Explorations in Stone-Campbell Bibliography #12: Propaganda Novels

I posted installment #11 two years ago.  It is time to resume.

A sub-set of my interest in RM bibliography is propaganda novels.  (See this earlier post about the Sommer edition of Mr. World and Miss Church-Member)  The basic thrust is that honest truth-seeker eventually finds enlightenment and along with it…if not coterminous to it…the essence of the ‘Restoration Plea’ (or comes to enlightenment on some social evil or moral problem).   Variations within this theme include temperance issues and virtue in general.  Clad in novel form, they advance Restoration principles before the reading public in a manner distinct from, but in content similar to, formal debates, doctrinal monographs or theological treatises.  Rather than employ deliberation or formal logic, they persuade by narrative, characterization, empathy.  One striking similiarity across the field is how the agonist’s name often serves as title of the book.  This personalizes the main issue…you read it and become absorbed in the character’s quest.  The agonist’s experience is a vehicle for argument: as the character finds her way, so too can the reader.  Hopefully, this personalization results in conviction and just as you have read the book, you ‘go and do likewise.’

My interest stems from my small assemblage of these novels, pictured here:

Propaganda Novels

Through a few minutes’ research I see there are many more and they have been on the bibliographers’ radar for a century.  In 1906 John Waterhaus Monser issued The Literature of the Disciples, A Study (St. Louis, Christian Publishing Company).  “Literature was never an art with us,” he said.  “The statement of the religious idea or fact was our chief concern.  To embellish it was secondary, if at all.  Many of us seem to care little for balance of sentences, perspective, climax and things like these” (pp. 24-25).  In his chapter on the classification of Disciples’ literature Monser editorialized almost constantly.  In spite of his effort at fairness (“In classifying our leading works I have decided not to discriminate.   The above caution is deemed sufficient [I omitted it since it is not entirely relevant for this post, MI].  Writers will be found representing the conservative and progressive element” p. 32) the governing criteria for his list of entries is plainly subjective:

“In the work before me, then,” he goes on, “my chief question is this: Is there ability enough in a pamphlet or book to justify its mention?  If so, I shall mention it, allowing the reader of it to decide as to its value to him.  True, I give a hint, here and there, but rarely, if ever, is it derogatory.  Our Benjmain Franklin once said, “You do not have to gnaw into the bone of a ham to learn whether or not it is tainted.” So say I, and, so, to business” (p. 33).

Monser’s classification is neither scientific nor comprehensive, but for our purposes in this little essay it is helpful.  Another quote from p. 33:

The prominent elements in religious literature are Life, Deeds, Stress, Biblical Thought, Instruction, Appeal, Narration and Meditation.  Corresponding to these are Biography, History, Controversry, Exegesis, Didactics, Sermons and Addresses, Narrative and Fiction, Devotional.  Under these heads we hope to embrace such literature as may present itself.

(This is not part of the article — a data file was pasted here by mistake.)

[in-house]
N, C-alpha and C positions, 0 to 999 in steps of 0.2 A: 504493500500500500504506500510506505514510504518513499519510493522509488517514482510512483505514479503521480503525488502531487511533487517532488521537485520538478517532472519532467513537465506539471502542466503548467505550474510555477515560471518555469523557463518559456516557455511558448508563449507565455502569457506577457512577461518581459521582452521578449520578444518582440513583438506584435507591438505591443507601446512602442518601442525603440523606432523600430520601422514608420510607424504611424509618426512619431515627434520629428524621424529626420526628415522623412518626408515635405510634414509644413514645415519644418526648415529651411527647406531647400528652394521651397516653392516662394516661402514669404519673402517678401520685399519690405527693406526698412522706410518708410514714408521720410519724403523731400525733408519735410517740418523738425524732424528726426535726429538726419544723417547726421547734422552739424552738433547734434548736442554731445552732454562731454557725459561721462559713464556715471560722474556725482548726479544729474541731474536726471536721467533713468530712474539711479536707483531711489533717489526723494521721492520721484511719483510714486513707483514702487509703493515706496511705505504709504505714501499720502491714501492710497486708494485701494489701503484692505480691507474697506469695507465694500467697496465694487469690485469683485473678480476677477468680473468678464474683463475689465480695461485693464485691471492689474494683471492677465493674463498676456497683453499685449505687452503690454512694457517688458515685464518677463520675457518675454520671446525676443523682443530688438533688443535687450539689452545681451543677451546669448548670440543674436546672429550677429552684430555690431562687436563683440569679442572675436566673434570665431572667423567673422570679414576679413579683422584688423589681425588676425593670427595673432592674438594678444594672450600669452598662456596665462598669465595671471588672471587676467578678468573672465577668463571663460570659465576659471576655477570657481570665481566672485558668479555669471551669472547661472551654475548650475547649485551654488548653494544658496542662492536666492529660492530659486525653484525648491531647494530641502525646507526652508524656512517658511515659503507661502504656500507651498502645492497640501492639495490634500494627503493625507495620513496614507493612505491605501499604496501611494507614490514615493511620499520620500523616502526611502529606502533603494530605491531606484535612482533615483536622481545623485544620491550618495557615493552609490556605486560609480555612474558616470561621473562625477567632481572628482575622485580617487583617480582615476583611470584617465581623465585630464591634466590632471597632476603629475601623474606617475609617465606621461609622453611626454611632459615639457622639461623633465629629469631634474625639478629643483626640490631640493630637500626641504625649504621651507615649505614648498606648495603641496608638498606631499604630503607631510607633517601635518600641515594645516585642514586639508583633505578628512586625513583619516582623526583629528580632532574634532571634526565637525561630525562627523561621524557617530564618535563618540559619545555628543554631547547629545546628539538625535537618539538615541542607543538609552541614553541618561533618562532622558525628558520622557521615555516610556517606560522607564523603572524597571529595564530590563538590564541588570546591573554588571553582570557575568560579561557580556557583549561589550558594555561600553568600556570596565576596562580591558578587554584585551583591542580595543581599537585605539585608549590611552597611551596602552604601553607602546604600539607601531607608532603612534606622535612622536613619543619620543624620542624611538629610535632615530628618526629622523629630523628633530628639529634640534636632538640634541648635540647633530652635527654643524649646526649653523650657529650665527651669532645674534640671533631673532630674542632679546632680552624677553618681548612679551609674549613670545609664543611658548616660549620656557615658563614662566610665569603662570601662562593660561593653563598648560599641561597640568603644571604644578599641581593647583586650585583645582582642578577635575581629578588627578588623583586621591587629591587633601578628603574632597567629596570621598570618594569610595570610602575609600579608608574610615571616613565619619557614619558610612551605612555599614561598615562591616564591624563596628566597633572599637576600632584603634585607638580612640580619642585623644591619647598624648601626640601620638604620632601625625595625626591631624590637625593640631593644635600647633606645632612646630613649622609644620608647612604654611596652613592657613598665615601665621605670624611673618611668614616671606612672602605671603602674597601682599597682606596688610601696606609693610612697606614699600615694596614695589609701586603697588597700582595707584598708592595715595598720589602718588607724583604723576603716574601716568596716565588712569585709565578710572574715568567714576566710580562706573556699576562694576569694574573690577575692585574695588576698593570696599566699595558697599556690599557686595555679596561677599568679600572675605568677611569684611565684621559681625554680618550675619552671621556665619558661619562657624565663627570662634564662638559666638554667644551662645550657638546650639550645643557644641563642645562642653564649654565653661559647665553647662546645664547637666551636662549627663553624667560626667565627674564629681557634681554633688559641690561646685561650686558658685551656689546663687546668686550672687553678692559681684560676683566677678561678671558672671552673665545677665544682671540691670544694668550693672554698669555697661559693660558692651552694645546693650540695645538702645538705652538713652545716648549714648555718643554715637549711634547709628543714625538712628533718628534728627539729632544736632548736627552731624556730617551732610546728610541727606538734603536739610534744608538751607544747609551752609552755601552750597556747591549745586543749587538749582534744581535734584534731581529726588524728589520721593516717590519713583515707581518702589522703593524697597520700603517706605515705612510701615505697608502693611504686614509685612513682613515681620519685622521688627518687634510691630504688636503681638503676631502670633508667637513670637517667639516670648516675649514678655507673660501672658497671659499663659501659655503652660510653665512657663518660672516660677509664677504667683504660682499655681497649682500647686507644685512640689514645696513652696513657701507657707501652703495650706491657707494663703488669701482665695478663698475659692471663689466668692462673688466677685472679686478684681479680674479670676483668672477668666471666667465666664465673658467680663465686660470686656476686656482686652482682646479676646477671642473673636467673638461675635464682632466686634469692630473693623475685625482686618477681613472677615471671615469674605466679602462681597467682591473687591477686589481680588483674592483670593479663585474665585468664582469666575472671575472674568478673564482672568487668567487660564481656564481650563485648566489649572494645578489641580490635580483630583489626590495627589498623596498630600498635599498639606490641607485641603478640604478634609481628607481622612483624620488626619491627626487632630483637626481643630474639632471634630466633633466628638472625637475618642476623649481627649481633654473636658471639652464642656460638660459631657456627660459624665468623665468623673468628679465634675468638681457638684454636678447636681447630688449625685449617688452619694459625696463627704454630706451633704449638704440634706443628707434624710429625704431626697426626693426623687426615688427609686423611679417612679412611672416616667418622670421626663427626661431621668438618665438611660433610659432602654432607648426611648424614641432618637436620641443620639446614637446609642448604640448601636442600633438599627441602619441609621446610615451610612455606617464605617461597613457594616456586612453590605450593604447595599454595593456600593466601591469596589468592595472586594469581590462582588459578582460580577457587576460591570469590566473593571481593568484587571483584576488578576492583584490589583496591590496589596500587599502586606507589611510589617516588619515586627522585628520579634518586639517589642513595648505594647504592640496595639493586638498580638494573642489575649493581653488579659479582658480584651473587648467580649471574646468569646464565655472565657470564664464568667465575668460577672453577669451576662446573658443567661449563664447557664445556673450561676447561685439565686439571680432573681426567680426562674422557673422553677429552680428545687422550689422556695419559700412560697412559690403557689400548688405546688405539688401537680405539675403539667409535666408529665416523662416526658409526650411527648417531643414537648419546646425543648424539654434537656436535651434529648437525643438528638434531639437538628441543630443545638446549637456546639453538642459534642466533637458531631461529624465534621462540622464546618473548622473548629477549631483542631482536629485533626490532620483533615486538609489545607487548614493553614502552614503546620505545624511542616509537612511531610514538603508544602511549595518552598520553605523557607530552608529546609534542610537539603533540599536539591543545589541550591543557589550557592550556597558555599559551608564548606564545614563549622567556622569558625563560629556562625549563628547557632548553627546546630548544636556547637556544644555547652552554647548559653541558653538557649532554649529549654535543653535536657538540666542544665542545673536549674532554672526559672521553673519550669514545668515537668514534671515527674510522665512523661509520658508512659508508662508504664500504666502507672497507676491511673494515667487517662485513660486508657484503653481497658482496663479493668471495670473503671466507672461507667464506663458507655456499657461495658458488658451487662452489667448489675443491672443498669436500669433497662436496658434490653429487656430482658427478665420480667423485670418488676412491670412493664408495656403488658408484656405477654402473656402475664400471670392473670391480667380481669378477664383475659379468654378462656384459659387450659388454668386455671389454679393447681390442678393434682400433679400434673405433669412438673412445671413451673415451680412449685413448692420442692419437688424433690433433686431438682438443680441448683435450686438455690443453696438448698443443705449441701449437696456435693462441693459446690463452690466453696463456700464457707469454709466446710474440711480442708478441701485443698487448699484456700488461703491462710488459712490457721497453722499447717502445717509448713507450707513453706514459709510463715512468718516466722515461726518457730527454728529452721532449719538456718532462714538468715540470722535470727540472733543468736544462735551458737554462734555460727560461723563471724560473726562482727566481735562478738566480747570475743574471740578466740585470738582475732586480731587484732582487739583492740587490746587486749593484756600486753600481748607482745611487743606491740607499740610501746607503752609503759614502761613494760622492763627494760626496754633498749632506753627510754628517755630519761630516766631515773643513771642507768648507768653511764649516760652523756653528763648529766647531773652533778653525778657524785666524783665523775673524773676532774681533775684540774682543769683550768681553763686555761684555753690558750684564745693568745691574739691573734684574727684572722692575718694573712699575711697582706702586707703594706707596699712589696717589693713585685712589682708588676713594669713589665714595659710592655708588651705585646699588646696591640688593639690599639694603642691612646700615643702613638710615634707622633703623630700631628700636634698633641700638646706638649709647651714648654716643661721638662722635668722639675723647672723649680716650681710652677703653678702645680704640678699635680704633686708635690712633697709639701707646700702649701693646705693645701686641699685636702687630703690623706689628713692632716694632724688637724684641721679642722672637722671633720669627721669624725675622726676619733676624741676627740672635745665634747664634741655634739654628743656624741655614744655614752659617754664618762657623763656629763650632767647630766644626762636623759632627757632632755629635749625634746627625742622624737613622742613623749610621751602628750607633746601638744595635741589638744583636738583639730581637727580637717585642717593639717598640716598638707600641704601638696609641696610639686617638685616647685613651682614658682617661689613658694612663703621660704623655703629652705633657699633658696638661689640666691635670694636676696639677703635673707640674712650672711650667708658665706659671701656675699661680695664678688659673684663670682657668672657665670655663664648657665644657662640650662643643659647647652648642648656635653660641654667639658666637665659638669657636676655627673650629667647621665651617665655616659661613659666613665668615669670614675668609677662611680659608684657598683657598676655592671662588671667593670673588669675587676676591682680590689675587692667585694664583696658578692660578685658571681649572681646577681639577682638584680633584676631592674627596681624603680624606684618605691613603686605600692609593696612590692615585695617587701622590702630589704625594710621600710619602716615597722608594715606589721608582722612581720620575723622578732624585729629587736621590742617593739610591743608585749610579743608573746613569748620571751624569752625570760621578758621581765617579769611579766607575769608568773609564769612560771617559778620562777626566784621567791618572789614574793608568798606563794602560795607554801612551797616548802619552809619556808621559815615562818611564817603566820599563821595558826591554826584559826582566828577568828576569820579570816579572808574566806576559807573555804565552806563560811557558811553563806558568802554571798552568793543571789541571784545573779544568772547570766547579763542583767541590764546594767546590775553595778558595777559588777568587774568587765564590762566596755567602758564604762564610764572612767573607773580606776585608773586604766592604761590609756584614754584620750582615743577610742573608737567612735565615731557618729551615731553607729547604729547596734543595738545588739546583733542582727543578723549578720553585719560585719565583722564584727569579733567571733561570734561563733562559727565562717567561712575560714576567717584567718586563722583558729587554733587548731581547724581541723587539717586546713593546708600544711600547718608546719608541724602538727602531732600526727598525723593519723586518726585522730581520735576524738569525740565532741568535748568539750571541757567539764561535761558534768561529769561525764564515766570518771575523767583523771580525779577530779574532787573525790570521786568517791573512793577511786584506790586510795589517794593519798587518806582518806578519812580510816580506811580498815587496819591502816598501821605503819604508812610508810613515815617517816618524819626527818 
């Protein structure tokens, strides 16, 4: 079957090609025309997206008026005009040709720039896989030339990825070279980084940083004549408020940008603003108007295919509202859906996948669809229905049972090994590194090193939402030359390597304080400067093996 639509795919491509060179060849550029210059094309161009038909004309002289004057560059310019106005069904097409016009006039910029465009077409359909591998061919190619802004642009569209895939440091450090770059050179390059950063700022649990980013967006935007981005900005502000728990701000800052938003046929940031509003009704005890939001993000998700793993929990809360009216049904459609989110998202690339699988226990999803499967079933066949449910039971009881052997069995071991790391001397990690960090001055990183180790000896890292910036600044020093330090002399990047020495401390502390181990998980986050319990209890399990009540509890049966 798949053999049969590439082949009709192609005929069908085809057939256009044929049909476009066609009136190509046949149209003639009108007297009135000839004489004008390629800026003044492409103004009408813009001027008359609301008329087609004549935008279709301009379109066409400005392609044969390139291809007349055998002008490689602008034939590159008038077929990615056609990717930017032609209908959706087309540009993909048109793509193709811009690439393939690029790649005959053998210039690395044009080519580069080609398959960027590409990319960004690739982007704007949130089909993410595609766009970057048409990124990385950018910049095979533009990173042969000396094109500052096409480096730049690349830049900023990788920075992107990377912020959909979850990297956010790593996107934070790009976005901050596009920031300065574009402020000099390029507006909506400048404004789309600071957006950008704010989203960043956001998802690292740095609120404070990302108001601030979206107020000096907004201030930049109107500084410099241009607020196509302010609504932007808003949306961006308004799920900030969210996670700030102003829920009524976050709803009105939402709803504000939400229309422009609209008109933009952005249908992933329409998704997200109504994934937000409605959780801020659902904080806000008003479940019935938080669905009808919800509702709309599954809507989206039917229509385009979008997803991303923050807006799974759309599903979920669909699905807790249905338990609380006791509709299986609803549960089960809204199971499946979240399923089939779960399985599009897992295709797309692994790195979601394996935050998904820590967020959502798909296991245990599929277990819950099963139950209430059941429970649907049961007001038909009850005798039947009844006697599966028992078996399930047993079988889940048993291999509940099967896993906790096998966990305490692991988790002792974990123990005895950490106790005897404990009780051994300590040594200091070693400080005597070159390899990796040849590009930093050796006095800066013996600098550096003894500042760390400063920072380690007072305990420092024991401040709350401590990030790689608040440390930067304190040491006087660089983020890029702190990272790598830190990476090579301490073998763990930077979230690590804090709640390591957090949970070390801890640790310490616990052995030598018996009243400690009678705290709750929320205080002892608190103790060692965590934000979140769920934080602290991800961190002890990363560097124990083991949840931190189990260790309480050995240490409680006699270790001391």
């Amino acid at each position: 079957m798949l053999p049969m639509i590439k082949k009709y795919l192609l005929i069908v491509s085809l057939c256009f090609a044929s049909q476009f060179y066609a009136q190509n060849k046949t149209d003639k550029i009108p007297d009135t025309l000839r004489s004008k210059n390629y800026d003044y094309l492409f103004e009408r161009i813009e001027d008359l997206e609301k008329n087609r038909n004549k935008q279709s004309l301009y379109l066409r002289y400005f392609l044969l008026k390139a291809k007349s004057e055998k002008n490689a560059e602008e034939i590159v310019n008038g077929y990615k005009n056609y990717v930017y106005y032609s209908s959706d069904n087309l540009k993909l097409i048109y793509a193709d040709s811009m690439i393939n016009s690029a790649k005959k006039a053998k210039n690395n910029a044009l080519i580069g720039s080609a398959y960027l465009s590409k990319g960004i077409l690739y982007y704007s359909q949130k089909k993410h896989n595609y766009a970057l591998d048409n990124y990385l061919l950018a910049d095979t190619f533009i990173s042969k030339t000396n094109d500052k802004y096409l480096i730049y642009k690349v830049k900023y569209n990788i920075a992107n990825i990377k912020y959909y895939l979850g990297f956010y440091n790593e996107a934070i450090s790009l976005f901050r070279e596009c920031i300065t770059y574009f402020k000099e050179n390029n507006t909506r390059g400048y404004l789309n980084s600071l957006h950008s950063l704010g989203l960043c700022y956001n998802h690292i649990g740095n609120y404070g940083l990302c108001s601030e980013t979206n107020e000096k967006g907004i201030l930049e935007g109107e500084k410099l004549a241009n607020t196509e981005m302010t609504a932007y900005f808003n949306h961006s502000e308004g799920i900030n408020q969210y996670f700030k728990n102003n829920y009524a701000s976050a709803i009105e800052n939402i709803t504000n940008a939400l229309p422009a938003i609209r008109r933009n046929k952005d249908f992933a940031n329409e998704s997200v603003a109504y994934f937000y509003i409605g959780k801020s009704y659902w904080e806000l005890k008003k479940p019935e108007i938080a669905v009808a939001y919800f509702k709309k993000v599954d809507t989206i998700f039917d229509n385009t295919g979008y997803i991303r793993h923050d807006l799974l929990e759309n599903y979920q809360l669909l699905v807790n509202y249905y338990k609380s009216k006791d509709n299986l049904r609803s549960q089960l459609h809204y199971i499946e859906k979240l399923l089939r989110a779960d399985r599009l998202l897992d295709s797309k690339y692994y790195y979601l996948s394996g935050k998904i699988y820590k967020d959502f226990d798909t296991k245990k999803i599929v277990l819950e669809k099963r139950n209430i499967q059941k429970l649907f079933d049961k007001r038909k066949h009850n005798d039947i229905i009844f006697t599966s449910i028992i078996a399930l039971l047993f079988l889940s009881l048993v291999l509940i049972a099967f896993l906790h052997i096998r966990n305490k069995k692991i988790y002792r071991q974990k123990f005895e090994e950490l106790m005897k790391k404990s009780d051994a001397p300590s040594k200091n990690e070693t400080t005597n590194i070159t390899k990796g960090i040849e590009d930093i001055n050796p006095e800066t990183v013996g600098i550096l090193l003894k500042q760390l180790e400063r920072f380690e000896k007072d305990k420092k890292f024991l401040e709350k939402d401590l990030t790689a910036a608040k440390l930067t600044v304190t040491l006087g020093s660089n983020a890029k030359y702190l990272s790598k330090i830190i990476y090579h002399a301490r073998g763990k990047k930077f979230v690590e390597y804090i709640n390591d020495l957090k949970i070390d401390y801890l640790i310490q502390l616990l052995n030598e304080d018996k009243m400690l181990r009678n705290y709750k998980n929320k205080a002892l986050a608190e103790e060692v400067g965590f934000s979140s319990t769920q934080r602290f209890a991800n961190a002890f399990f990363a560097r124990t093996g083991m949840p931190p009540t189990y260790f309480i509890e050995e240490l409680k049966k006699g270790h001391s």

Here are Monser’s comments and entries under Narration, pp. 57-60:

NARRATION.  Under this head I have decided to group two classes, that of narrative and romance.  Let us begin with such writers as Durban, Willlis, Power, Bagby and Tyler.  Nor must we overlook Z. T. Sweeney’s TRAVELS ROUND THE WORLD.  He is interesting, even in a “Report on Fish.”  Here are men who delight themselves and others by furnishing us racy letters, touched by the finger of fancy, but always well ballasted with incident.  Of this sort of literatrure W. E. Garrison is quite capable, as witness his WHEELING THROUGH EUROPE.  Champ Clark has a gift for personalities–biting, but bracing.  Willett has given us the benefit of his visions abroad.  The Editor’s Easy Chair never rocks one to sleep.  F. M. Green’s articles were always read with avidity–why [58] not now?  W. F. Richardson, in his conversations, is full of good material for the pen.  John S. Sweeney must be rich in reminiscence, if, at time, somewhat imaginative.  It has occurred to me he might do well on a piece of fiction.  But could he equal D. R. Dungan or D. R. Lucas?  Just a word here as to our utility of fiction in reaching the undecided mind.  Who will ever know all the good done by such works as ON THE ROCK, CHANG FOO, OR ROSA GRAY?  Or, take D. R. Lucas’ PAUL DARST.  J. H. Stark has gained quite a reputation with his MARY ARDMORE and HUGH CARLIN.   One is written to describe the test of faith; the other the triumph of truth.  John Augustus Williams has produced a story of the lodge, the church and the school in ROSE EMERSON.  Many of the incident in this fine work were real, and can be recalled by elderly people, who dwelt in that section of Kentucky.   True, as I have said elsewhere, these books are not remarkable for artistic finish.  But who cares?  They are written in good, plain English, and–they have a nub to them.  Judge Schofield, in his ALTAR STAIRS, shows and ability to mass [59] his thought and still delineate character. . . . But here come the ladies, in a troop, urging their claims.  First, there is Mrs. Marie Butler, with her RIVERSIDE; then Margaret Frances, with ROSE CARLETON’S REWARD; Fannie Christopher, with DUKE CHRISTOPHER and BARTOLET MILON.  Mrs. M. M. B. Goodwin, who was busy year after year as a pioneer in this department, producing stories, sermons for children, poems, etc., etc.  Then there was Helen A. Rains, of sainted memory, and last Mrs. Jessie Brown Pounds, hymnist, poet and story-teller.  In the QUEEN’S GARDENS, a serial published in THE CHRISTIAN-EVANGELIST in November, 1902, Mrs. W. W. Wharton shows unusual strength, grace and outreach of thought.  We should hear more from such writers.  I have reserved for the last the children’s popular writer, J. Breckenridge Ellis, who, to my thinking, is developing more wonderfully and inexhaustibly than any of our romance writers.  There are good signs about.  Many young writers aree coming to the front, but who shall get there and stay?  All can not hope even to be read.  Frederick Harrison [60] well says, “To organize our knowledge, to systematize our reading, to save, out of the relentless cataract of ink, the immortal thoughts of the greatest–this is a necessity, unless the produtve ingenuity of man is to lead us at last to a measureless and pathless chaos.”  I should counsel, then, not to write until you have something worth saying.  Obtaining this point, say it–clearly, comprehensively, classically.  Then rest and feed the mind.  Don’t hurry into a new venture.  Fill the cask and you will have no trouble in empyting it through the bunghole.  This is so much wiser than beating on an empty barrel.